Salesforce today peeled back the curtains on ReceptorNet, a machine learning system researchers at the company developed in partnership with clinicians at the University of Southern California’s Lawrence J. Ellison Institute for Transformative Medicine of USC. The system, which can determine a critical biomarker for oncologists when deciding on the appropriate treatment for breast cancer patients, achieved 92% accuracy in a study published in the journal Nature Communications.
Breast cancer affects more than 2 million women each year, with around one in eight women in the U.S. developing the disease over the course of their lifetime. In 2018 in the U.S. alone, there were also 2,550 new cases of breast cancer in men. And rates of breast cancer are increasing in nearly every region around the world.
In an effort to address this, Salesforce researchers developed an algorithm — the aforementioned ReceptorNet — that can predict hormone-receptor status from inexpensive and ubiquitous images of tissue. Typically, breast cancer cells extracted during a biopsy or surgery are tested to see if they contain proteins that act as estrogen or progesterone receptors. (When the hormones estrogen and progesterone attach to these receptors, they fuel the cancer growth.) But these types of biopsy images are less widely available and require a pathologist to review.
In contrast to the immunohistochemistry process favored by clinicians, which requires a microscope and tends to be expensive and not readily available in parts of the world, ReceptorNet determines hormone receptor status via hematoxylin and eosin (H&E) staining, which takes into account the shape, size, and structure of cells. Salesforce researchers trained the system on several thousand H&E image slides from cancer patients in “dozens” of hospitals around the world.
Above: An illustrative interpretation of how AI can spot what the human eye can’t see.
Research has shown that much of the data used to train algorithms for diagnosing diseases may perpetuate inequalities. Recently, a team of U.K. scientists found that almost all eye disease datasets come from patients in North America, Europe, and China, meaning eye disease-diagnosing algorithms are less certain to work well for racial groups from underrepresented countries. In another study, Stanford University researchers identified most of the U.S. data for studies involving medical uses of AI as coming from California, New York, and Massachusetts.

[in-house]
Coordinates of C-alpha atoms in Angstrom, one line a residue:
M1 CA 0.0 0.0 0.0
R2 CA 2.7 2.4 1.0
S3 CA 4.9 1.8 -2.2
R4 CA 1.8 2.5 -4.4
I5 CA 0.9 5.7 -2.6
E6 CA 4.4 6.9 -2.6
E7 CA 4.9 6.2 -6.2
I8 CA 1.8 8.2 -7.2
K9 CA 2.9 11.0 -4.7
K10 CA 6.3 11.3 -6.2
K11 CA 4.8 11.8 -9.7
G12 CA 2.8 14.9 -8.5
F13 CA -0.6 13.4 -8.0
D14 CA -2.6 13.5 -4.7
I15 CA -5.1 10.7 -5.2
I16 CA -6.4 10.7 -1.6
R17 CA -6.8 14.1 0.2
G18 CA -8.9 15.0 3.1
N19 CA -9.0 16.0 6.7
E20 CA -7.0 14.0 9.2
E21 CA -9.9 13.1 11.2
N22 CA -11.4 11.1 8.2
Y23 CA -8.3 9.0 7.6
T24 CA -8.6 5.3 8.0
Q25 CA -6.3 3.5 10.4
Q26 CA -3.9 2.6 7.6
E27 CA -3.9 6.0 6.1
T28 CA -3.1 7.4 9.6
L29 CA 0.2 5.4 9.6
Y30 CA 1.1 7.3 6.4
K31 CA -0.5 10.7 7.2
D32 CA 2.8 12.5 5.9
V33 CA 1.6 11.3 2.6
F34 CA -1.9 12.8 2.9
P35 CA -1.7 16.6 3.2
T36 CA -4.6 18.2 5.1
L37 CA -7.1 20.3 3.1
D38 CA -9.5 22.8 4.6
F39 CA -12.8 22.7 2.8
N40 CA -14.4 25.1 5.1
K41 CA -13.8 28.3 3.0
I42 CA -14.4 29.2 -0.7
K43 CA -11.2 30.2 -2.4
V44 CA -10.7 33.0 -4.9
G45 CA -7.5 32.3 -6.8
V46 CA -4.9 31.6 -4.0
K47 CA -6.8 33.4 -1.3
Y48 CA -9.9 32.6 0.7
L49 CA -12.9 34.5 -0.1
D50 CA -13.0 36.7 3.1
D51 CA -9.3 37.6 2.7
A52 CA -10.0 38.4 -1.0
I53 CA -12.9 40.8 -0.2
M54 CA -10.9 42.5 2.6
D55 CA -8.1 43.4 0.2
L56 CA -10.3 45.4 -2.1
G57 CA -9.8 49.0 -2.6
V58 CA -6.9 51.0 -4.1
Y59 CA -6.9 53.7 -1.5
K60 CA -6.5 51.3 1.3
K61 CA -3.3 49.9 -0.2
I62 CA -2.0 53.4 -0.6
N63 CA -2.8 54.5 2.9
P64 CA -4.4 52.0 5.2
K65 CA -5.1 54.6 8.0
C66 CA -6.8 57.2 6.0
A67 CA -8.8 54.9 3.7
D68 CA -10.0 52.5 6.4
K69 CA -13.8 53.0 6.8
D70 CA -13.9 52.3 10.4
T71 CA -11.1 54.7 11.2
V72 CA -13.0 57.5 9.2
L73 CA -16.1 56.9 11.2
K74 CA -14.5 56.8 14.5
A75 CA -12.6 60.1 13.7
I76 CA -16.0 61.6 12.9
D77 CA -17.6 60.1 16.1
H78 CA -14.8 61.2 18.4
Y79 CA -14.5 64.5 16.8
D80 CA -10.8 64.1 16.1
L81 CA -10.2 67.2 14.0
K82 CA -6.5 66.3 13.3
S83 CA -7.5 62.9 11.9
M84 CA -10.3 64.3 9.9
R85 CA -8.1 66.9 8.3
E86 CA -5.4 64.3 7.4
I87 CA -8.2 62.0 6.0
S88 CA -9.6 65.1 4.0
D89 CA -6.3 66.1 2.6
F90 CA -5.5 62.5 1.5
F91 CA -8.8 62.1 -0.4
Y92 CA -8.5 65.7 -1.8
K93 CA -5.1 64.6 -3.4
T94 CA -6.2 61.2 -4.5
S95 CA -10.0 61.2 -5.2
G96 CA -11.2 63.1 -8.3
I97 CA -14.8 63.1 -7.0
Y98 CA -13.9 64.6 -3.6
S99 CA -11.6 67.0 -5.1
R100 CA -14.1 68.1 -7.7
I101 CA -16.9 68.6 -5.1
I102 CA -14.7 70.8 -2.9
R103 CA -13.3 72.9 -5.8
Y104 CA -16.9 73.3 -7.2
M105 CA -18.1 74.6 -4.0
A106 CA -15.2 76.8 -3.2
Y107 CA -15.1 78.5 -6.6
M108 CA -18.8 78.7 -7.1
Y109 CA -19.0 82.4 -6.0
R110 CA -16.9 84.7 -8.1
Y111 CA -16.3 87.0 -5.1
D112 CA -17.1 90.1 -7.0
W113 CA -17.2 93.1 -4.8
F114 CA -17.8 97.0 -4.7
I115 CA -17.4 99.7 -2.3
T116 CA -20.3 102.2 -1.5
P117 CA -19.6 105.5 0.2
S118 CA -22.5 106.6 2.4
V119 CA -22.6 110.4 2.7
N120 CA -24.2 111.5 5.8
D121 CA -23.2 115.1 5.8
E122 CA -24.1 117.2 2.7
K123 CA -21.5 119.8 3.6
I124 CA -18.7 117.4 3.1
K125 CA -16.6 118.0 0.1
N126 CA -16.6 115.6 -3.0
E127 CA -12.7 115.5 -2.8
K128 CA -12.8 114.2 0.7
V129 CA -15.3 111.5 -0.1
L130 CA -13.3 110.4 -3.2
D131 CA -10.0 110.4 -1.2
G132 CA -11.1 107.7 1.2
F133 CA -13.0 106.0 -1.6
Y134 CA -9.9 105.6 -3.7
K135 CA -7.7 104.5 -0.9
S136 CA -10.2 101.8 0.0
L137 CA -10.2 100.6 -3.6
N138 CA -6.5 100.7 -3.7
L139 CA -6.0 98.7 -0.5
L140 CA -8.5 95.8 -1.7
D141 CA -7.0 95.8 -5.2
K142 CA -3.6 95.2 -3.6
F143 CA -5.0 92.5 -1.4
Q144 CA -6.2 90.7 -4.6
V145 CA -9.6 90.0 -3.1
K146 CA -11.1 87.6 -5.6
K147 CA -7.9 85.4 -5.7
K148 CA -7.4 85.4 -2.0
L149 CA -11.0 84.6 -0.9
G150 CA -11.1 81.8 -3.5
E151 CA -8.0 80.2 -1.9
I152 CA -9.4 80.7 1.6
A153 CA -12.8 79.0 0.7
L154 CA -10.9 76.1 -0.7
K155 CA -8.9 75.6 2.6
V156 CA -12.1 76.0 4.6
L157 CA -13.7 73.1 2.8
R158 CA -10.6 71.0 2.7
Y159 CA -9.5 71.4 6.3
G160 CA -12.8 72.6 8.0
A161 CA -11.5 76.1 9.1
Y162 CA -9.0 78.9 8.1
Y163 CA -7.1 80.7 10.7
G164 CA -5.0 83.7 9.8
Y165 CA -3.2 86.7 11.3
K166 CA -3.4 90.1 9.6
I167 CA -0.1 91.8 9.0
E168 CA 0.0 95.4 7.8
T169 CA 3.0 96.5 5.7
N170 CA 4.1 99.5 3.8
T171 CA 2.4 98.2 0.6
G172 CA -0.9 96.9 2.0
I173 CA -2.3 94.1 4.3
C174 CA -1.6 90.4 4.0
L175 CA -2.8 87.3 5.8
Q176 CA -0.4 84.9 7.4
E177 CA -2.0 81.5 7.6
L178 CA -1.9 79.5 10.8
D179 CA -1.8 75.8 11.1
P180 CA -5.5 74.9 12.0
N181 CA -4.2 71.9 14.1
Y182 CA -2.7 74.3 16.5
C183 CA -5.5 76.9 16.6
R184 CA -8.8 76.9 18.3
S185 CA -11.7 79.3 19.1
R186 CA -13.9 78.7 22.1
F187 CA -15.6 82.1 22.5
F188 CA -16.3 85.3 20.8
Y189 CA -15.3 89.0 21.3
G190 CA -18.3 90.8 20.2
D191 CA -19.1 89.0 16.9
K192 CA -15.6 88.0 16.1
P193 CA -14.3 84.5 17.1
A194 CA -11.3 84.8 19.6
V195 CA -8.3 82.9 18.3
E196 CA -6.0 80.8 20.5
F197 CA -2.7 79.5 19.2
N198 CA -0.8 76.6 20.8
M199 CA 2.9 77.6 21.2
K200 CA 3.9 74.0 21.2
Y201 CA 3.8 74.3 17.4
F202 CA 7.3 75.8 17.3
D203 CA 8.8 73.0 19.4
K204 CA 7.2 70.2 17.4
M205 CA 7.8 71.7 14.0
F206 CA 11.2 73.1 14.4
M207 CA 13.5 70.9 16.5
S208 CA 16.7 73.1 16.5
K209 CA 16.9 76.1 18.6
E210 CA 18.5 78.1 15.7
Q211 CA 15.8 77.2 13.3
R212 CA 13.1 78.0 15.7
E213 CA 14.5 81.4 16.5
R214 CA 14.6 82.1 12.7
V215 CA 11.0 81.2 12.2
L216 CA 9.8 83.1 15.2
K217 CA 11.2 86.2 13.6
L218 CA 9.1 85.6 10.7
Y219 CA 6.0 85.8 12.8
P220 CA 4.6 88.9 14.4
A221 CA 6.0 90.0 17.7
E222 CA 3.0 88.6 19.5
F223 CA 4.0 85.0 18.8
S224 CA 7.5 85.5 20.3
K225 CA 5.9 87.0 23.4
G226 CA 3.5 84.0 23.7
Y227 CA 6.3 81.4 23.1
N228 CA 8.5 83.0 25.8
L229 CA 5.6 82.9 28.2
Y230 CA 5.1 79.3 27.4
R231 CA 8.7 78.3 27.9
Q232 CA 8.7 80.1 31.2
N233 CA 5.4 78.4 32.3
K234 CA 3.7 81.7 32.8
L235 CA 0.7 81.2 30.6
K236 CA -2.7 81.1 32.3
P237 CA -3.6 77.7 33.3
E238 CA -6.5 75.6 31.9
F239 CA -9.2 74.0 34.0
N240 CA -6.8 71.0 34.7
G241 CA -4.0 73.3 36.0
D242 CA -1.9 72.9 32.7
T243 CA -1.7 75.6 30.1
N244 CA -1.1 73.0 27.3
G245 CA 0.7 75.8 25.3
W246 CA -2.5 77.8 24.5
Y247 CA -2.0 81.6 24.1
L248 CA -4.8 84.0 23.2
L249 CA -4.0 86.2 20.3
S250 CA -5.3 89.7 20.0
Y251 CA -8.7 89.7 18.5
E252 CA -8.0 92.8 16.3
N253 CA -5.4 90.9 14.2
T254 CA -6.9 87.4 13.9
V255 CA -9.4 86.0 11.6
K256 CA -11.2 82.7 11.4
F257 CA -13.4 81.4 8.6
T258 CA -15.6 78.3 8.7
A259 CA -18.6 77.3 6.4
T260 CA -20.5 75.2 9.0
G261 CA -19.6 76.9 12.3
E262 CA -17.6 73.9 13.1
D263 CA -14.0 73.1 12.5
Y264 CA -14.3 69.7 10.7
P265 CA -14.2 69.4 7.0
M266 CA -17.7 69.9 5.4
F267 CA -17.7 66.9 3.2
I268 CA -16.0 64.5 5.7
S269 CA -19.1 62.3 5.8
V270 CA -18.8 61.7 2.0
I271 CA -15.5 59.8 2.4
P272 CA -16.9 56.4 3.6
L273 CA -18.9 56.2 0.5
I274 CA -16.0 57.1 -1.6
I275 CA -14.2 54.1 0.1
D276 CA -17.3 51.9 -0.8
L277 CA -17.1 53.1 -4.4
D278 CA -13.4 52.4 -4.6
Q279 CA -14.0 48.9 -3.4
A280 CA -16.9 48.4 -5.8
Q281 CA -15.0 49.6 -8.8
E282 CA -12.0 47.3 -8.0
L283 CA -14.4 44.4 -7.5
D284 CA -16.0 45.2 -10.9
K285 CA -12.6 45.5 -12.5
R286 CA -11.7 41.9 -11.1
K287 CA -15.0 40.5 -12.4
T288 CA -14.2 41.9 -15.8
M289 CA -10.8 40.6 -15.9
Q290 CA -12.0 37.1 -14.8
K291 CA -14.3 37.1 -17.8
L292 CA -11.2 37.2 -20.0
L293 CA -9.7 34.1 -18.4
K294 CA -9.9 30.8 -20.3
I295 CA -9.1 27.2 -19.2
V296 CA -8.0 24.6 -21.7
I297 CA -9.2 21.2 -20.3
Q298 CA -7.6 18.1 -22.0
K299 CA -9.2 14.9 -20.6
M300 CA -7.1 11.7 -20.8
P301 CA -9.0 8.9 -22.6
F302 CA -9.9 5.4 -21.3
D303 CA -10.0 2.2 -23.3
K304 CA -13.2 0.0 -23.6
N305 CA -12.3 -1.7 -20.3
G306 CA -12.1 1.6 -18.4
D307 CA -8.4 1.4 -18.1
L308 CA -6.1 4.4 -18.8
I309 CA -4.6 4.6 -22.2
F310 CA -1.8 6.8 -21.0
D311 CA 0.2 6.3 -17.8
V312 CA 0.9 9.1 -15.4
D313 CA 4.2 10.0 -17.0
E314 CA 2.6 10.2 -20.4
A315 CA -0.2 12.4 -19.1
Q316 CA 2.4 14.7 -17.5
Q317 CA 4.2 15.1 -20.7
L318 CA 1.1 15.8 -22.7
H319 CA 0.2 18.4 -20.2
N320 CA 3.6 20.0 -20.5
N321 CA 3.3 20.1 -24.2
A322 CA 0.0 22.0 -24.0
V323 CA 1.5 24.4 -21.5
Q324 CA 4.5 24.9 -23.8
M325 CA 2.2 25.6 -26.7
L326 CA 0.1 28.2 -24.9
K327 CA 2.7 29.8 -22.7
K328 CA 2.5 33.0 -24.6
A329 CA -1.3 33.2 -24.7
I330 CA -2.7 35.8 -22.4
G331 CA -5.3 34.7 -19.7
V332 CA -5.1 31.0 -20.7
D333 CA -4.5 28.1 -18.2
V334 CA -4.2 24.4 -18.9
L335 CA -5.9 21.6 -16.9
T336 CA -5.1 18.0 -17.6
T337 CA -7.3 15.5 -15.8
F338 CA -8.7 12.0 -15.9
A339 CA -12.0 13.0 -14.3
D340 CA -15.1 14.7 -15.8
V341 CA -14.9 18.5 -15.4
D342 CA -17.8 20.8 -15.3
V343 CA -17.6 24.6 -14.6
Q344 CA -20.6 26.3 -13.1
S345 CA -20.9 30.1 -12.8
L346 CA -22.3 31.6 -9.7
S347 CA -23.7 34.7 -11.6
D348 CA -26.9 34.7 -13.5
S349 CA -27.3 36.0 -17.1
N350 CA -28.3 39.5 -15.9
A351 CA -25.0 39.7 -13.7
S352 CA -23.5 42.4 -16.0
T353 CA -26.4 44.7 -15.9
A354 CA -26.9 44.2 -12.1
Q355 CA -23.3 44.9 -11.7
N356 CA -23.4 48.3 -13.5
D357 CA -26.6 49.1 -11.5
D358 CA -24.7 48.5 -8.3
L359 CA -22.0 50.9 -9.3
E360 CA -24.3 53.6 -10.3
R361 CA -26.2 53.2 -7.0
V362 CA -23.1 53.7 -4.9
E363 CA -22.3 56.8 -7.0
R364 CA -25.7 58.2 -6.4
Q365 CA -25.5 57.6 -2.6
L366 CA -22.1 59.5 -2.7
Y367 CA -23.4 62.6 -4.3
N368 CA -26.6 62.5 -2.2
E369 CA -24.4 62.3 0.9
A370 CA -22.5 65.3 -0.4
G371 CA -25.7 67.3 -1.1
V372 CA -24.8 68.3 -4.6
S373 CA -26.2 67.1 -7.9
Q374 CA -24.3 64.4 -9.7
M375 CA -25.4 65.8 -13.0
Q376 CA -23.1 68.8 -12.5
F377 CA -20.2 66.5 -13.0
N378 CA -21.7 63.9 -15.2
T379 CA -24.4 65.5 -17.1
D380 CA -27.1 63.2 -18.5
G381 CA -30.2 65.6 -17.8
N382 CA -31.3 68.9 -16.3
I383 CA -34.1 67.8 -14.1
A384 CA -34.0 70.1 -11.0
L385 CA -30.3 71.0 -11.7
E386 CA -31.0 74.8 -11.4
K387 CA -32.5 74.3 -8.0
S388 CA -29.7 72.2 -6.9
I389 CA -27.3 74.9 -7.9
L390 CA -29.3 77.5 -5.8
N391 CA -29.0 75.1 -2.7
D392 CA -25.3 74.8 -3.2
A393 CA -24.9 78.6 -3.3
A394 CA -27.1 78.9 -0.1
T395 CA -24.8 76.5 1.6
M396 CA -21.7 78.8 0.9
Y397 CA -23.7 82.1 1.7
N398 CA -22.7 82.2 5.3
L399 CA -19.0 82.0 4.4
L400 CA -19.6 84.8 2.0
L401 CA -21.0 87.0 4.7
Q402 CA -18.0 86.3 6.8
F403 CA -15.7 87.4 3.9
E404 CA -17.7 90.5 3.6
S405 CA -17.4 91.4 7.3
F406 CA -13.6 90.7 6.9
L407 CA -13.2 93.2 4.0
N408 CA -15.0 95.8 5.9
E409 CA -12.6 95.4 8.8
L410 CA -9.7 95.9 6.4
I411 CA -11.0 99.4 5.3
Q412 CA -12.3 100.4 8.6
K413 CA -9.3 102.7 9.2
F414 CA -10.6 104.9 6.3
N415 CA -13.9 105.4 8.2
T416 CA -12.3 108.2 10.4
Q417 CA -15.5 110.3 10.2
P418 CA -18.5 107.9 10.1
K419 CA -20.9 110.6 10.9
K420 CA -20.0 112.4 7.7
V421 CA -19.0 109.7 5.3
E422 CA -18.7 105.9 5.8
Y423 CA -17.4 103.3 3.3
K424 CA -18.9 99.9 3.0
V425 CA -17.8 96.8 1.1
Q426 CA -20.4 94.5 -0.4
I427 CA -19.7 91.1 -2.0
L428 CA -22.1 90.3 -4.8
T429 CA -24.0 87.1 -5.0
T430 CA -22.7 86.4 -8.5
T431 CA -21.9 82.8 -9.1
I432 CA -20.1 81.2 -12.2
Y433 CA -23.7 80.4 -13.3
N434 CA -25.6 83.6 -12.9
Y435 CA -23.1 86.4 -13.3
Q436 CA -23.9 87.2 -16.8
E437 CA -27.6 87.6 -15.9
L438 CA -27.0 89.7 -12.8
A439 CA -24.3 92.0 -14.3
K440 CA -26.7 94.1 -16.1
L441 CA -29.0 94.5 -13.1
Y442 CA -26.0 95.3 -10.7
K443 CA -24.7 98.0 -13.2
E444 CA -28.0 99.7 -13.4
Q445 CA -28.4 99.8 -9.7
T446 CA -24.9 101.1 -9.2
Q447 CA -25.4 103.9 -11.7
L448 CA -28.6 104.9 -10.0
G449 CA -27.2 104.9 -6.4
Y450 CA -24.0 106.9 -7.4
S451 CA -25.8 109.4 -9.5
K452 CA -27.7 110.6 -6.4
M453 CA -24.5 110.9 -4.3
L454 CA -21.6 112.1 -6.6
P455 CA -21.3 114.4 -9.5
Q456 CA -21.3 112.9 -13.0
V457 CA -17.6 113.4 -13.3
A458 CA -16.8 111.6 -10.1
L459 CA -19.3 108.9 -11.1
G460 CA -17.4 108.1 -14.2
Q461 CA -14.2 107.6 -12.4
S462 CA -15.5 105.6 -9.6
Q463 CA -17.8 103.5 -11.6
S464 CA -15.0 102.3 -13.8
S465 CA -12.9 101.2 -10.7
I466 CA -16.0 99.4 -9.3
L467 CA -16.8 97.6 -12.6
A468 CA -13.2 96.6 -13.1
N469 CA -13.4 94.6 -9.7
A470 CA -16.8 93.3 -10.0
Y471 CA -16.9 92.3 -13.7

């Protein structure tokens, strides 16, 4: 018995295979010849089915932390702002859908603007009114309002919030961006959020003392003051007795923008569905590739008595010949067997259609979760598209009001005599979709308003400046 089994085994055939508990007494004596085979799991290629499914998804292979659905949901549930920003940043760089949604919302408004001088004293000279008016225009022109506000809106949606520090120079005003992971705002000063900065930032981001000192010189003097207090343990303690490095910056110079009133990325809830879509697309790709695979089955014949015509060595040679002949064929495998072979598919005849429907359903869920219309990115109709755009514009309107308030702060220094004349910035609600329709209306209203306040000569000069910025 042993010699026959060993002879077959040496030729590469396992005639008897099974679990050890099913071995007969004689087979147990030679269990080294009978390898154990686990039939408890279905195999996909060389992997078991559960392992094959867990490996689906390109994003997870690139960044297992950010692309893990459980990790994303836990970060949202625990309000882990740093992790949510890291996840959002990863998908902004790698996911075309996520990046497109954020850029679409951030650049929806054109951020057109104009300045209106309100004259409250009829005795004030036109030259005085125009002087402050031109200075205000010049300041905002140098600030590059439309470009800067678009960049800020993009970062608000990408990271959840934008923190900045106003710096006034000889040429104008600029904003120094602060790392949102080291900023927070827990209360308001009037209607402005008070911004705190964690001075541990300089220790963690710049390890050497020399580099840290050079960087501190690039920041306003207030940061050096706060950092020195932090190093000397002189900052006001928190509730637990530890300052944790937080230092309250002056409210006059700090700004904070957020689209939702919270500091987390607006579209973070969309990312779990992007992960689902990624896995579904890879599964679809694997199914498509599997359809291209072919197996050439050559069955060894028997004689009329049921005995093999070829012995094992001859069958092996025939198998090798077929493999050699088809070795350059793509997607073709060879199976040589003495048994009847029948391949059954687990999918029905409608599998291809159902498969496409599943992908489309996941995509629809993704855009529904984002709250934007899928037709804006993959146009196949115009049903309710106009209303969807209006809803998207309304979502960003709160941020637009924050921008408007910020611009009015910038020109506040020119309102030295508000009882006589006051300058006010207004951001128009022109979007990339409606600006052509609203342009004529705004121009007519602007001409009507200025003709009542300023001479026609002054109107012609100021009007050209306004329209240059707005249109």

But Salesforce says that when it analyzed ReceptorNet for signs of bias along age, race, and geographic vectors, it found that there was statically no difference in its performance. They also say it delivered accurate predictions regardless of differences in the preparation of tissue samples it analyzed.
Salesforce believes systems like ReceptorNet could, if deployed clinically, help to reduce the cost of care and time it takes to begin breast cancer treatment while improving accuracy and delivering better health outcomes for patients. In the short term, ReceptorNet lays the foundation for future studies comparing the clinical workflow of pathologists with and without this type of AI, which might help to better reveal its potential.
Beyond Salesforce, a number of tech giants have invested in — and been criticized for — AI that can ostensibly diagnose cancer as reliably as oncologists can. Back in January, Google Health, the branch of Google focused on health-related research, clinical tools, and partnerships for health care services, released an AI model trained on over 90,000 mammogram X-rays that the company said achieved better results than human radiologists. Google claimed that the algorithm could recognize more false negatives — the kind of images that look normal but contain breast cancer — than previous work, but some clinicians, data scientists, and engineers take issue with that statement. In a rebuttal, coauthors said that the lack of detailed methods and code in Google’s research “undermines its scientific value.”
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